From the rolling Badlands to the darker, cooler climes of South Dakota caves, we travel just over 1 hour (via BIA 2 and Riverside Road) to Wind Cave National Park. Boasting more rare boxwork caves than anywhere else in the world, this park is also a wildlife sanctuary spanning over 33,000 acres of pine forest and grass prairie. Stealthy visitors at ground level may catch sight of American bison, deer, elk and prairie dogs, while underground across the 150-mile wind cave trail, you’ll find hexagonal calcite fins and countless minerals embedded in rock. Protected since 1903 and considered sacred by Native Americans, Wind Cave National Park has a terrain that is so diverse as to hold two ecosystems side by side, becoming a refuge for many types of wildlife and plant communities.

If time is short, there’s the option to skip Wind Cave, opting instead to linger on the drive from Mount Rushmore to Badlands National Park or vice versa. This route is one you won’t want to miss, allowing for moving vistas across South Dakota’s dreamlike landscape of plains which merge with prairie before rising into mountains.

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You’ll be spoilt for choice for things to do around Mt Rushmore, as the area caters to around 3 million visitors each year, with numbers peaking in Summer

Mount Rushmore | Photo: Pete Linforth

Mount Rushmore

With a journey time of only 45 minutes from Wind Cave National Park (via US-385 North and US-16 East), visiting Mount Rushmore is a breeze. If the names of the five US presidents engraved into the lofty granite cliffs of Mount Rushmore elude you, then a trip to the memorial will fill you in, detailing how the Borglum masterpiece took 14 years to build using dynamite, chisels and upwards of 400 labourers. As well as the educational visitor centre, museum and audio tour, while away a few extra hours with a walking tour along the Presidential Trail, or check out the Youth Exploration Area and Sculptor’s Studio. You’ll be spoilt for choice for things to do around Mt Rushmore, as the area caters to around 3 million visitors each year, with numbers peaking in Summer. May, September and October are ideal months to visit, as everything remains open and crowds are fewer. Find a café, gift shop and ice cream vendor on-site, or take the 30 miles west into Rapid City, South Dakota’s second city, or go east further into the arms of Black Hills National Forest.

Black Hills

While Mount Rushmore is a part of Black Hills, it is only a very small part of a whopping 1.25 million-acre forest! The Black Hills National Forest in its entirety is best visited between May and September, and a great way to escape the crowds storming Mount Rushmore in summer. Explore the impressive cave systems that run beneath the hills, particularly Jewel Cave which comes plastered in calcite crystals. Out in the open meanwhile, drive along Highway 385’s ‘wine trail’ which will take you between five different wineries to taste grape and native fruit wines such as plum and chokecherry. Beer drinkers also have the option to indulge in a visit to a brewery, either in the Black Hills or Rapid City.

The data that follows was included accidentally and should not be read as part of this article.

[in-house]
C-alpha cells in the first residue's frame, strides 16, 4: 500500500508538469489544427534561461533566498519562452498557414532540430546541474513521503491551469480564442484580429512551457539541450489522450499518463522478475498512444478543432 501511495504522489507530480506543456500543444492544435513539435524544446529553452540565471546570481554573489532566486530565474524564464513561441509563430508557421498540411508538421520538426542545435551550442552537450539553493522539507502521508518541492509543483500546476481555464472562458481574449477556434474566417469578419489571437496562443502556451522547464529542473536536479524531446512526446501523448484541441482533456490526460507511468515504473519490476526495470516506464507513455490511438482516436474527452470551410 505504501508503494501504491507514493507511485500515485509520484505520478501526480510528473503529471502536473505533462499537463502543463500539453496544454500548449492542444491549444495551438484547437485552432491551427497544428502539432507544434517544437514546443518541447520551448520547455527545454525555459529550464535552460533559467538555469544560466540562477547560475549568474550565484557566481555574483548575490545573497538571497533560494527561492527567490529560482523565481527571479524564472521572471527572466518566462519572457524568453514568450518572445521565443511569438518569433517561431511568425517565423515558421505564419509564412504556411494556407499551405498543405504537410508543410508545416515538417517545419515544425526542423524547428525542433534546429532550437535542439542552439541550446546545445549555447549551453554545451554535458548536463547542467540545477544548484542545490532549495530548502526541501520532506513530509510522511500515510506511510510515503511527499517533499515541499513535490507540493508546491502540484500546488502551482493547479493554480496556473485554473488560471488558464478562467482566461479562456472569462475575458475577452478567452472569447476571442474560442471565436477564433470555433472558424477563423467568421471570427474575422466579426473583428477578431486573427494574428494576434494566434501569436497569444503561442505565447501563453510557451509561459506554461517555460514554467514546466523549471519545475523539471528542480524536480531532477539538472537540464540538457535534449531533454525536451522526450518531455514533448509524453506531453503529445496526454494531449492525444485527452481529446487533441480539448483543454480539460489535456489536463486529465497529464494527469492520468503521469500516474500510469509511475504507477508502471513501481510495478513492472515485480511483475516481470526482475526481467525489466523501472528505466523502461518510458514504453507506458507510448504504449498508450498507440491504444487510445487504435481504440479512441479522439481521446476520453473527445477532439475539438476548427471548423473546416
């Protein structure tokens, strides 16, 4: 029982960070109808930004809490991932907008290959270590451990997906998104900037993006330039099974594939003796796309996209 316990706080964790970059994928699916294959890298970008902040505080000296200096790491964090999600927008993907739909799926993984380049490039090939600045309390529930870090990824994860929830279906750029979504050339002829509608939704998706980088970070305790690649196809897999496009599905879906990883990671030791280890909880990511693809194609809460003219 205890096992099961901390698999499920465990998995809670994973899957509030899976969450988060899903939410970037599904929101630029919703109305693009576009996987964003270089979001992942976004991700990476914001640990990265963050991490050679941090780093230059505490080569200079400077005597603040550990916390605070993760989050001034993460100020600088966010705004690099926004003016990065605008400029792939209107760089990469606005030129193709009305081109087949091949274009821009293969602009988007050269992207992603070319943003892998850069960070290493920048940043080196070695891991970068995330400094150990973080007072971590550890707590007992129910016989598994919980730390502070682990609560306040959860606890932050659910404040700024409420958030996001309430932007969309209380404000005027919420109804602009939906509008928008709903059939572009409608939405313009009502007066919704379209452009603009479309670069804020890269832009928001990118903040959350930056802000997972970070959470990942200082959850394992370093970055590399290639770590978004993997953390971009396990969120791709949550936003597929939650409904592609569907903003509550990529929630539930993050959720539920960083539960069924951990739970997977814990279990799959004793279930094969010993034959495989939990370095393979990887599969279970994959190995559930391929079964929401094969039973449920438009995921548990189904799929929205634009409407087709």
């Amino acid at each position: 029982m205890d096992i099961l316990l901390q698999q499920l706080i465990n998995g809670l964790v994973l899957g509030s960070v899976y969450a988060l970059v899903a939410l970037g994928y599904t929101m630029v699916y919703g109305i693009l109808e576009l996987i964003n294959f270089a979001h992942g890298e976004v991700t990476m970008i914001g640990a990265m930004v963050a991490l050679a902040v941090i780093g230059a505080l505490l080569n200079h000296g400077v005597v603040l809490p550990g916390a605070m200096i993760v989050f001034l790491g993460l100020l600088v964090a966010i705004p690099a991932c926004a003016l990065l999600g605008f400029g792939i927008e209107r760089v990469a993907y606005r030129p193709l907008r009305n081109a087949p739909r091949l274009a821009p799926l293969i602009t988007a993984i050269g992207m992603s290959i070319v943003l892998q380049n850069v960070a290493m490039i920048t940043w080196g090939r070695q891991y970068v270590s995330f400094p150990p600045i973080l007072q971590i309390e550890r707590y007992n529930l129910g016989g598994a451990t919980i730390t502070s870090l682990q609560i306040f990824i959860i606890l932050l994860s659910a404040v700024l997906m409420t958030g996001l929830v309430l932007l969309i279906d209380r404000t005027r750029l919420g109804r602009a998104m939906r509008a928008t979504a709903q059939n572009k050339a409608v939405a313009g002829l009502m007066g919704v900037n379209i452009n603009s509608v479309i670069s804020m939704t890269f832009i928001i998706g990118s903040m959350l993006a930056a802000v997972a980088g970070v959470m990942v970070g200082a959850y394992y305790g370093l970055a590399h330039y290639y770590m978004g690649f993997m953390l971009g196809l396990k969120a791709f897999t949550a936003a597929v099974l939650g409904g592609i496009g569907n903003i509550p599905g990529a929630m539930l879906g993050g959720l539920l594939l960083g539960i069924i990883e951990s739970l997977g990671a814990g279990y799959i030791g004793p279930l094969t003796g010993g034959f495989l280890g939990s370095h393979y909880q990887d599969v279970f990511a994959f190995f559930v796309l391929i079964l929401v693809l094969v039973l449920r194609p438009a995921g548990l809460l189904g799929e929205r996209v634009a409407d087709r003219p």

Another local attraction known by climbers and sightseers is the ‘Needles of Black Hills’, a cluster of eroded granite pillars, spires and towers within Custer State Park. Look for Needles Black Hills poking up along the Needles Highway in the Black Hills region.

Photo: Holly Mandarich

Devils Tower, Wyoming

Our final leg takes us to the north-eastern prairies of Wyoming for a Devils Tower visit. A two-hour drive from Black Hills (on the WY-585 North), Devils Tower National Monument is easy to spot. As you approach you’ll be greeted by an 867-foot stone column rising from nowhere, a site of Native American and cultural importance. The pillar itself is made from a large laccolithic butte, formed as part of the Bear Mountains within the Black Hills, despite lying outside of South Dakota. Respect tribal worshipers on your visit, opting to explore the 8 miles of trails winding through the meadows and forests either side of the monument.

While climbing to the top of Devils Tower is reserved for the most fearless crack climbers (outside of June), there are a number of challenging hikes worth attempting. Seek the Circle of Sacred Smoke sculpture or don your salopettes in winter for a leisurely bit of cross country skiing. Those staying longer should drop in on a short ranger talk to learn about the free guided activities running in summer and fall or take a picnic to the Devils Tower campground amphitheatre to enjoy the evening line-up.

Photo: Jordan Mcqueen

Devils Tower | Photo: Todd Trapani